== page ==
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There is no wind but soweth seeds
Of a more true and open life, Which burst, unlooked-for, into high-souled deeds,
With wayside beauty rife.
We find within these souls of ours
Some wild germs of a higher birth,
Whose fragrance fills the earth.
These promises of wider bliss,
In sunny hours like this.
In life or death, since time began, Is native in the simple heart of all,
The angel heart of man.
And thus, among the untaught poor,
Great deeds and feelings find a home, That cast in shadow all the golden lore
Of classic Greece and Rome.
O, mighty brother-soul of man,
Where'er thou art, in low or high,
begin Deep down within the primitive soul, And from the many slowly upward win
To one who grasps the whole :
In his wide brain the feeling deep
Swells to a tide of thought, whose surges leap
O'er the weak thrones of wrong.
All thought begins in feeling,—wide
In the great mass its base is hid,
A moveless pyramid.
That every hope, which rises and grows broad In the world's heart, by ordered impulse streams
From the great heart of God.
God wills, man hopes : in common souls
A blessing to his kind.
Never did Poesy appear
So full of heaven to me, as when I saw how it would pierce through pride and fear
To the lives of coarsest men.
It may be glorious to write
Thoughts that shall glad the two or three High souls, like those far stars that come in sight
Once in a century ;
But better far it is to speak
One simple word, which now and then Shall waken their free nature in the weak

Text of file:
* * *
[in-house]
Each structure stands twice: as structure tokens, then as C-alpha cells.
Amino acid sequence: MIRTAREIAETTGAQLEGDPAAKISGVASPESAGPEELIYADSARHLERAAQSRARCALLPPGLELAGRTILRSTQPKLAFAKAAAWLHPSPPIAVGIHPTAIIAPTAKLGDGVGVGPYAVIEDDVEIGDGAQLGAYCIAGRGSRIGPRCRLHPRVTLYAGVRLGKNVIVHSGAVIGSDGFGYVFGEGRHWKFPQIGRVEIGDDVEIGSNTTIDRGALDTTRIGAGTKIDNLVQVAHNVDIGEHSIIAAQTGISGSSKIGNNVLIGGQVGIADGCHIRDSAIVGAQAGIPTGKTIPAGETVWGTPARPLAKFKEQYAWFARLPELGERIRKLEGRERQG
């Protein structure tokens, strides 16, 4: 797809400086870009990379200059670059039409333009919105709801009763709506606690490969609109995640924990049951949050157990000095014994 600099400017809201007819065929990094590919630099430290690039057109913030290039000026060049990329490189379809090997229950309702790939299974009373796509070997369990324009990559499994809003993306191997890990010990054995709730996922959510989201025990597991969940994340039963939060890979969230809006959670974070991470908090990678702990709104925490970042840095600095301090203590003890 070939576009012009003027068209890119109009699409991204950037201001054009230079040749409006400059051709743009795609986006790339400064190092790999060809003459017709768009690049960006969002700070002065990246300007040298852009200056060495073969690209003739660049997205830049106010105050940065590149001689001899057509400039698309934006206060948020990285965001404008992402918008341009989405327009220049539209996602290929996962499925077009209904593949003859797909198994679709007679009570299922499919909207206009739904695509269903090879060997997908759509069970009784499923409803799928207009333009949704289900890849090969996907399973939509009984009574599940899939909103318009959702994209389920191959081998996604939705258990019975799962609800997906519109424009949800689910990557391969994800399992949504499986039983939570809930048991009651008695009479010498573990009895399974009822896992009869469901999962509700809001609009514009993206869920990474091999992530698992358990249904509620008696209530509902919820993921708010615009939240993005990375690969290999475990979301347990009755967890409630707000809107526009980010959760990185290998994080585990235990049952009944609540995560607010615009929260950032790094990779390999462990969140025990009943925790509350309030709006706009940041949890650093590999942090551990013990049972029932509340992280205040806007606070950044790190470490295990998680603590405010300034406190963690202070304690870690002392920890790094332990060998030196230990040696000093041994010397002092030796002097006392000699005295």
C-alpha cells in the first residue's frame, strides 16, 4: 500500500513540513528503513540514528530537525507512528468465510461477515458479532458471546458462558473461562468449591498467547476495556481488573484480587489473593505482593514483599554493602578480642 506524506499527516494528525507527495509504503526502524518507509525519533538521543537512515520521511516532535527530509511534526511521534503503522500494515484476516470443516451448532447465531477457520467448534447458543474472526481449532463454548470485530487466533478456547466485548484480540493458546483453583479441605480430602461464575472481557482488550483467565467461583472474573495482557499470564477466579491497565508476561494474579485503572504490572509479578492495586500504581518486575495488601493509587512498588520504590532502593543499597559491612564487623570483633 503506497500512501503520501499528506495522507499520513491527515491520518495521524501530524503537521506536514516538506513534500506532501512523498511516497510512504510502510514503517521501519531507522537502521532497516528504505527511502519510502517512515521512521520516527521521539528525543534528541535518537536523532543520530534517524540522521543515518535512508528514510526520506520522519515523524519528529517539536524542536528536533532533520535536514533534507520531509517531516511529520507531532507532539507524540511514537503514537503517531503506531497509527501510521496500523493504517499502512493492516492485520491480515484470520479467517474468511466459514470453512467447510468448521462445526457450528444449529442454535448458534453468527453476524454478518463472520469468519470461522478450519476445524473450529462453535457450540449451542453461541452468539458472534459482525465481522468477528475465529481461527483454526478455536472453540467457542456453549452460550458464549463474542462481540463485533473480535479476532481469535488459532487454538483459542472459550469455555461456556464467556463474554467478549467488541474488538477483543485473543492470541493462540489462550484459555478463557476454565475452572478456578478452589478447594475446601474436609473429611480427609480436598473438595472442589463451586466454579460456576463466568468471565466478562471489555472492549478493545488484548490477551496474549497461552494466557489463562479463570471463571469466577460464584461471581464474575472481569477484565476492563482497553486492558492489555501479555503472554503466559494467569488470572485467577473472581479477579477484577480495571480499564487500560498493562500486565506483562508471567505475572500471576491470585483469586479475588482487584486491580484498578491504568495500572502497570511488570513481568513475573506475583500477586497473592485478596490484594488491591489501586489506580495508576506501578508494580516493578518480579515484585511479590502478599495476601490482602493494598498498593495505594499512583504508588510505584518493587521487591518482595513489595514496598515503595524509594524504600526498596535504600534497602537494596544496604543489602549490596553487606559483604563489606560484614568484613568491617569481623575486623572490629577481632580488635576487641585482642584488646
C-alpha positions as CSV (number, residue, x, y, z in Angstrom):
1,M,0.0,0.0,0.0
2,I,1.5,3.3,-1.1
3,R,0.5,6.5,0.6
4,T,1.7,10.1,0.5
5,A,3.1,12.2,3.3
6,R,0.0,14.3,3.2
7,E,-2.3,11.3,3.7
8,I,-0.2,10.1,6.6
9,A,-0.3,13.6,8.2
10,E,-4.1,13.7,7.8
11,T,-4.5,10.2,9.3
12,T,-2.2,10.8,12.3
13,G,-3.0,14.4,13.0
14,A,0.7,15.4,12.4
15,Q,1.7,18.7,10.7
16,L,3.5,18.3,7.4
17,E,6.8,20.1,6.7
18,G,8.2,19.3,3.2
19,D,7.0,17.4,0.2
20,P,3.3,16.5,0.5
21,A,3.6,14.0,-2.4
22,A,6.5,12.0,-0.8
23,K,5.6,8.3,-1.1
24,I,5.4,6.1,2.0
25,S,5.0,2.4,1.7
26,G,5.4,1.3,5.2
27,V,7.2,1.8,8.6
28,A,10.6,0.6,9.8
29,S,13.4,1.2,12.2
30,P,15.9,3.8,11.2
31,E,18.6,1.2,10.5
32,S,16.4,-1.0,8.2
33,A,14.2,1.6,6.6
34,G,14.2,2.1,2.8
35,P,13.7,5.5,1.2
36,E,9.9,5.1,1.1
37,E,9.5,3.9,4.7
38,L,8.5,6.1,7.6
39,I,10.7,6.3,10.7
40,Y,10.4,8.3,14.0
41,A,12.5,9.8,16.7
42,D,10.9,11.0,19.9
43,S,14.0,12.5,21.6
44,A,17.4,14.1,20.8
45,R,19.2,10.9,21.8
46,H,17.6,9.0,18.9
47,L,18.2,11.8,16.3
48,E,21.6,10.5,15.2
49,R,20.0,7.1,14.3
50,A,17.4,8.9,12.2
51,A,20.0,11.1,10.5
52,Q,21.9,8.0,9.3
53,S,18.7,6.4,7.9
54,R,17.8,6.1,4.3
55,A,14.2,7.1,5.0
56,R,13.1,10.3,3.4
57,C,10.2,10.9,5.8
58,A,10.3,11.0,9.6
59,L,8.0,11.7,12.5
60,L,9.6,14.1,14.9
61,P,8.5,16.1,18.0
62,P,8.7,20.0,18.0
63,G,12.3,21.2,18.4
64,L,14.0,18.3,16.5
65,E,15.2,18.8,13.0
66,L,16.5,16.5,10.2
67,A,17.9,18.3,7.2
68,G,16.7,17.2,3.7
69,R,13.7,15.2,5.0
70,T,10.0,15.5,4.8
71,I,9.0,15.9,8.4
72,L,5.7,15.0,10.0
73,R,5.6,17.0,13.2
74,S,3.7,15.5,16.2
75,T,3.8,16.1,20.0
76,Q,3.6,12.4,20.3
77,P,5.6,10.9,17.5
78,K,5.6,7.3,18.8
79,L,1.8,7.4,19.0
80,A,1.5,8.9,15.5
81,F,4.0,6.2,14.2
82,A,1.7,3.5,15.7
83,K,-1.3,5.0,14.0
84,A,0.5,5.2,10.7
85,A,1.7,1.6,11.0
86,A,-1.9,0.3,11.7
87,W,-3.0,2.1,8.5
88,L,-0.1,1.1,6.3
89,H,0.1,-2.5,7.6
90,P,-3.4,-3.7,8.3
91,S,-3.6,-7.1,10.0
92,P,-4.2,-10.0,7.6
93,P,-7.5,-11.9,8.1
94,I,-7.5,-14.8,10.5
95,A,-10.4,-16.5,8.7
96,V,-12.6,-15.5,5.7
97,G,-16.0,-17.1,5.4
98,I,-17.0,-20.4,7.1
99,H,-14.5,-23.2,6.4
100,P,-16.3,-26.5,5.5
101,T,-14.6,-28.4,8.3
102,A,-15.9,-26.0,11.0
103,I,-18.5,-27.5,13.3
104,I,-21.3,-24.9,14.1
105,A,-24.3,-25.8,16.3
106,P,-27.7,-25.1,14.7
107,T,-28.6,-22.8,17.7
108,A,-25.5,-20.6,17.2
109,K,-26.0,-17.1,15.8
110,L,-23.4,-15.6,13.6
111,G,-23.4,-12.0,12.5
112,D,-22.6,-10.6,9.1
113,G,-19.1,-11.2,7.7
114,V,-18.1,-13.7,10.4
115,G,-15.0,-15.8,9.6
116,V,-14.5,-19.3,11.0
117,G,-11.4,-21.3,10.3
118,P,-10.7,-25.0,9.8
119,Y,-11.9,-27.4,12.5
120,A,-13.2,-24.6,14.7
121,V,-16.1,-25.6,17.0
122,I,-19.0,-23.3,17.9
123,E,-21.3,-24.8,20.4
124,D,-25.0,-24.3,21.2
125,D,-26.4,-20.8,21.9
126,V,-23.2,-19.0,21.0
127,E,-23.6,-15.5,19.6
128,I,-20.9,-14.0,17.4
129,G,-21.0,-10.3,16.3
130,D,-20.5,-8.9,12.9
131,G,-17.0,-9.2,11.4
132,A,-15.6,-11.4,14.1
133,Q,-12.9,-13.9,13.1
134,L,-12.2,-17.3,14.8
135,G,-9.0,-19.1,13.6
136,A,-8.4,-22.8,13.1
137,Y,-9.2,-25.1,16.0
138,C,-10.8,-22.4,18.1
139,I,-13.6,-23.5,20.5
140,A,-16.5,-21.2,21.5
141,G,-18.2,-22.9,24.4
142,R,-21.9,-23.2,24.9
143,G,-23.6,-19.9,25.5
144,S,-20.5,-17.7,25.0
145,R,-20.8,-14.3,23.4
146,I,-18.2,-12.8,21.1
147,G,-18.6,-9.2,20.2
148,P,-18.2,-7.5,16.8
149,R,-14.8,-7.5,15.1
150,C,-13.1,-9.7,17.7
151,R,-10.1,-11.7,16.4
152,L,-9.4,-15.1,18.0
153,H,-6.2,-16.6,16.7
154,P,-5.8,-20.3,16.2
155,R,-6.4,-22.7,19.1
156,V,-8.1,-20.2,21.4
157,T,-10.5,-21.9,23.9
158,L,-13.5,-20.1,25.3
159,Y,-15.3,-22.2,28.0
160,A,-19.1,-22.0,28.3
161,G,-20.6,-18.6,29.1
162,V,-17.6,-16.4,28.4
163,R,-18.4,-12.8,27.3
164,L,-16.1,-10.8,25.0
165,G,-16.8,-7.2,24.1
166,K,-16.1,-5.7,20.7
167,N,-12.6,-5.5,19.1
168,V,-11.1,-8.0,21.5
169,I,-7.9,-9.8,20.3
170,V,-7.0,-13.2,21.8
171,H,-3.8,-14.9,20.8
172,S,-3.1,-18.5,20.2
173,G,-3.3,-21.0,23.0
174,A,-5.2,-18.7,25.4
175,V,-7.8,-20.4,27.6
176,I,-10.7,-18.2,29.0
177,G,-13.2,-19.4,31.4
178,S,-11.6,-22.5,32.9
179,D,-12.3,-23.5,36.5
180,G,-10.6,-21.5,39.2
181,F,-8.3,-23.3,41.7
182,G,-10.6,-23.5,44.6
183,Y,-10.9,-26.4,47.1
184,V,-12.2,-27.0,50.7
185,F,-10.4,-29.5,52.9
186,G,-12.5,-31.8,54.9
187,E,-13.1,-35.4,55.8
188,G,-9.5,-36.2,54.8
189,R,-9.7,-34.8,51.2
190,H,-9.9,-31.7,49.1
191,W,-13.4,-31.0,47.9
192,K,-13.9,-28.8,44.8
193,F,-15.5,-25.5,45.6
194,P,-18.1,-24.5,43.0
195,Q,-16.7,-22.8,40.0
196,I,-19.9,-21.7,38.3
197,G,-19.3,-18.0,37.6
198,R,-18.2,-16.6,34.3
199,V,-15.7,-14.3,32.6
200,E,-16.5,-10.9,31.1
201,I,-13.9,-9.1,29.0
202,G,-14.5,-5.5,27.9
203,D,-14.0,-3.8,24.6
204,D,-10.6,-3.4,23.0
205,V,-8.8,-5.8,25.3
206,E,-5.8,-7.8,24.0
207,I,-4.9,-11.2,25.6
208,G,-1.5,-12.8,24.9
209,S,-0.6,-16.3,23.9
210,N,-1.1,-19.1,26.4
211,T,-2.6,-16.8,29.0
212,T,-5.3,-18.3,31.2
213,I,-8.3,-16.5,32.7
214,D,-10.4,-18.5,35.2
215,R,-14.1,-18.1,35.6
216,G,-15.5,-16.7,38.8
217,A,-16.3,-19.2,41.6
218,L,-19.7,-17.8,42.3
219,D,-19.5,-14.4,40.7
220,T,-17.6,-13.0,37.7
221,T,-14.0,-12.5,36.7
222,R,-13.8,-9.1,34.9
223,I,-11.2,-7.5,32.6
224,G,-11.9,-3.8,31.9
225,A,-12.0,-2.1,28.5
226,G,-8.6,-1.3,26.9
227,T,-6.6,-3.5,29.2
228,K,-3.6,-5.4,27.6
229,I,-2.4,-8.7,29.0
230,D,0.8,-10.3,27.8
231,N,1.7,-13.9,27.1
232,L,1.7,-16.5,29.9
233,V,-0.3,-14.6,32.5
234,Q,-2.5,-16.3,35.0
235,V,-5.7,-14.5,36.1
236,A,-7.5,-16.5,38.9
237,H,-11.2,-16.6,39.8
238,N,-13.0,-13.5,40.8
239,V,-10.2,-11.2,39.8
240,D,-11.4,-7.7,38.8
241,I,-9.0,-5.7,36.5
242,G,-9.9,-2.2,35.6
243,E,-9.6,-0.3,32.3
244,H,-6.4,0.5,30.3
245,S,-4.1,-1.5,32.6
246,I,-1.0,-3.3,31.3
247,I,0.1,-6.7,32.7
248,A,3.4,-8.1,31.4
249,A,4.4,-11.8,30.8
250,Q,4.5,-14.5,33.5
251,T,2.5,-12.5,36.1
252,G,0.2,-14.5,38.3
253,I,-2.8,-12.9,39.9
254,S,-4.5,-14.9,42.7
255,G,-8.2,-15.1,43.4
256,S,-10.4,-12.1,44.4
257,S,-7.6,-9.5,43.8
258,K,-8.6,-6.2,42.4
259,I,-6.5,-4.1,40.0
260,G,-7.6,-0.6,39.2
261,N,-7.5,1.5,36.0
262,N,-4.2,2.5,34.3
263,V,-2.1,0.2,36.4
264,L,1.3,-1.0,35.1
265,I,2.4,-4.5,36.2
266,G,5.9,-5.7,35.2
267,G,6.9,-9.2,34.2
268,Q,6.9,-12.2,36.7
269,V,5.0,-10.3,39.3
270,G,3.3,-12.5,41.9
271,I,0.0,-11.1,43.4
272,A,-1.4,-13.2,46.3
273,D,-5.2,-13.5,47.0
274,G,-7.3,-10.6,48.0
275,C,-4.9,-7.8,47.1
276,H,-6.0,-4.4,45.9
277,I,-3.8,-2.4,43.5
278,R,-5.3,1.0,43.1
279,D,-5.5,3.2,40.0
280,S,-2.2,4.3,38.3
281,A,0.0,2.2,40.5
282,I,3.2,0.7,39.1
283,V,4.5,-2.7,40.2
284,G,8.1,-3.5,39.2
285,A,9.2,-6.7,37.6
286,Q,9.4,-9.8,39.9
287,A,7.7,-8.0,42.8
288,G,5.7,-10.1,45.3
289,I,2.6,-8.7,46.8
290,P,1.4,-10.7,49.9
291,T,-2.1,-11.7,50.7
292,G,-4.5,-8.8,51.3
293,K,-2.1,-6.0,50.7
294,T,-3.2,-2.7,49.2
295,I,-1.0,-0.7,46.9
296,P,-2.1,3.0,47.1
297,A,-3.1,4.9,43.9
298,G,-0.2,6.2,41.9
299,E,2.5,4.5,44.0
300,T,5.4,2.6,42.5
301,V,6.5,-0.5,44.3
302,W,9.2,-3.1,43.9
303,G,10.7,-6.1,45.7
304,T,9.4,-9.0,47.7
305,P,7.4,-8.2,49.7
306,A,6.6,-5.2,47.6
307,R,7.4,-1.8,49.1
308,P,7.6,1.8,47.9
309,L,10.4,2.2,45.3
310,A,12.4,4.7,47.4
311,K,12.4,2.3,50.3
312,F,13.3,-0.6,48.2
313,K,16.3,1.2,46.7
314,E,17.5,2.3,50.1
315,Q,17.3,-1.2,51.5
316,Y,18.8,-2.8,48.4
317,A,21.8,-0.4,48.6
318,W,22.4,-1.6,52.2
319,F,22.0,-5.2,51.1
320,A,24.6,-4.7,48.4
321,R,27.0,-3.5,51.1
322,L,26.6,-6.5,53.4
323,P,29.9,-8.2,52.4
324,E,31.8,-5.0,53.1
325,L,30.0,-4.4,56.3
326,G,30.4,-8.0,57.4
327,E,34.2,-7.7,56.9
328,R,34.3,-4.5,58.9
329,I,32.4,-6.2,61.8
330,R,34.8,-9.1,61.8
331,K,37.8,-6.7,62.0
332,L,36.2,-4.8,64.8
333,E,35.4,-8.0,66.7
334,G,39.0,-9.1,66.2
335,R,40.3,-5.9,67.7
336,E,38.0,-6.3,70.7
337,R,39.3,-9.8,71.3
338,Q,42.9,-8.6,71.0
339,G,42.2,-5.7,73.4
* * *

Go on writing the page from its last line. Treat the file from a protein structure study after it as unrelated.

And friendless sons of men ;
To write some earnest verse or line,
Which, seeking not the praise of art,
He who doth this, in verse or prose,
May be forgotten in his day, But surely shall be crowned at last with those
Who live and speak for aye. 1842.
God sends his teachers unto every age,
There is an instinct in the human heart Which makes that all the fables it hath coined, To justify the reign of its belief And strengthen it by beauty's right divine, Veil in their inner cells a mystic gift, Which, like the hazel twig, in faithful hands, Points surely to the hidden springs of truth. For, as in nature naught is made in vain, But all things have within their hull of use A wisdom and a meaning which may speak Of spiritual secrets to the ear Of spirit; so, in whatsoe'er the heart Hath fashioned for a solace to itself, To make its inspirations suit its creed, And from the niggard hands of falsehood wring Its needful food of truth, there ever is A sympathy with Nature, which reveals, Not less than her own works, pure gleams of light And earnest parables of inward lore.
Hear now this fairy legend of old Greece,
A youth named Rhæcus, wandering in the wood,
Then Rhæcus, with a flutter at the heart, Yet, by the prompting of such beauty, bold, Answered : # What is there that can satisfy